Tuesday, December 15, 2020

The Sufferer's Holiday

Can you relate to the meme?

And who knew? There is actually a word for it!

mondegreen [mändəɡrēn]
"a word or phrase resulting from the mishearing of another word or phrase, especially in a song or poem"

It's that song lyric that makes total sense to us in our heads but is not even close to what was originally written or is being sung.


  • Jefferson Starship didn't build a city on sausage rolls (although I would move to a place like that in a minute! It was rock and roll!)
  • Abba could probably care less if Jackie Chan ever reconsidered ("If you change your mind, Jackie Chan...")
  • Guns N' Roses wasn't asking for a ride to Las Vegas ("Take me down to the pair of dice city...")
  • The Monkees weren't planning on ditching their girlfriend after finally meeting her ("Then I saw her face, now I'm gonna leave her!")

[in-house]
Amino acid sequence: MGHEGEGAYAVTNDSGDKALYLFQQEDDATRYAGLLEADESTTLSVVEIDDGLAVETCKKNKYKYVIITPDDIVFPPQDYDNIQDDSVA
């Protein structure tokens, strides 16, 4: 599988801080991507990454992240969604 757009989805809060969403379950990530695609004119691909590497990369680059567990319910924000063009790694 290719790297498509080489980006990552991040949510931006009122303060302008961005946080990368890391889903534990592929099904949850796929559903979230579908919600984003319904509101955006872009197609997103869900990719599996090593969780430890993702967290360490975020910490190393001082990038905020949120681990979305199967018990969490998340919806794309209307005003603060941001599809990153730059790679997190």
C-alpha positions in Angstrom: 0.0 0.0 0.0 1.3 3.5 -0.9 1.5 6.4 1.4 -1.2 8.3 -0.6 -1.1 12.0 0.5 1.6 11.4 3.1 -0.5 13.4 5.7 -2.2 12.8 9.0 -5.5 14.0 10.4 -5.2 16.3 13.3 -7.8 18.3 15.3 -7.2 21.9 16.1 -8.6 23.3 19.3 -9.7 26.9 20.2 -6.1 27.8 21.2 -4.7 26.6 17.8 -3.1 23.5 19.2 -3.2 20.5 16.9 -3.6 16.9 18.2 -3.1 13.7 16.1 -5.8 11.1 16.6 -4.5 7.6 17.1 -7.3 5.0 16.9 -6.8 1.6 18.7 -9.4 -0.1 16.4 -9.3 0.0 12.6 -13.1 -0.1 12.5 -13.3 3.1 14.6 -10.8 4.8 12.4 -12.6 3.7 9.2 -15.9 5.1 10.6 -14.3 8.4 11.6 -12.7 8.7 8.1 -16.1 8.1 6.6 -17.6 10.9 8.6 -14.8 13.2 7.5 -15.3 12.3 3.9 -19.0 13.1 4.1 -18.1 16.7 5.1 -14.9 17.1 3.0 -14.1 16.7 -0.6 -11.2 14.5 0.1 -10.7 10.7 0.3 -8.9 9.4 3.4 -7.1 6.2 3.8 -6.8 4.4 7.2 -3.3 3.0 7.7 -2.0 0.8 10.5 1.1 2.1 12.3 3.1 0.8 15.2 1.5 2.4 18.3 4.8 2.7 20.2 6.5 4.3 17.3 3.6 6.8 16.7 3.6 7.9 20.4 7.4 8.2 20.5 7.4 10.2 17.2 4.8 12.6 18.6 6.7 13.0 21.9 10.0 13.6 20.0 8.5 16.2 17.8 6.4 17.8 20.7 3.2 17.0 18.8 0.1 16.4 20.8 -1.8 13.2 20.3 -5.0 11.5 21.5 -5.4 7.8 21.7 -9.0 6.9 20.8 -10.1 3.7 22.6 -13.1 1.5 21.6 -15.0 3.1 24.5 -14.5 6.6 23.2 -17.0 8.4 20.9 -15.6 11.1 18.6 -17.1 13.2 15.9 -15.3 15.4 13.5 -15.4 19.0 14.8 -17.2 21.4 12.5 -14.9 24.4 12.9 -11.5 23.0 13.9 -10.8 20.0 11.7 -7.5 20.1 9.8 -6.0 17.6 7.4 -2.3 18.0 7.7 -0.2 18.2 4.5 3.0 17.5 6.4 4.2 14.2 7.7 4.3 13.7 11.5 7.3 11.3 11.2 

• And CCR never gave anybody directions to the restroom, at least not in a song! ("There's a bathroom on the right.")

To be fair, mondegreens aren't really my issue when it comes to song lyrics (although I will admit, for years I was confident that Lucille left her husband with four hundred children and a crop in the field!)

No, my problem is that I just don't pay attention. (I'm sure my wife loves me admitting that!) Many times, I hear without listening, especially when it comes to music... which means I end up doing my fair share of making up words, or just simply humming through them.

You don't believe me? Ask my family sometime what song I'm referring to with the 'lyrics,' "Bangkok, city do-do-do!"

It's no wonder, then, that when I finally learned (and really not all that long ago) what the lyrics were referencing in one of my favorite Christmas carols, I was a little taken aback!

As I've said before, some of my favorite Christmas songs are in the minor key. I wrote about O Come, O Come Emmanuel last week, but today, I want to focus on The Coventry Carol.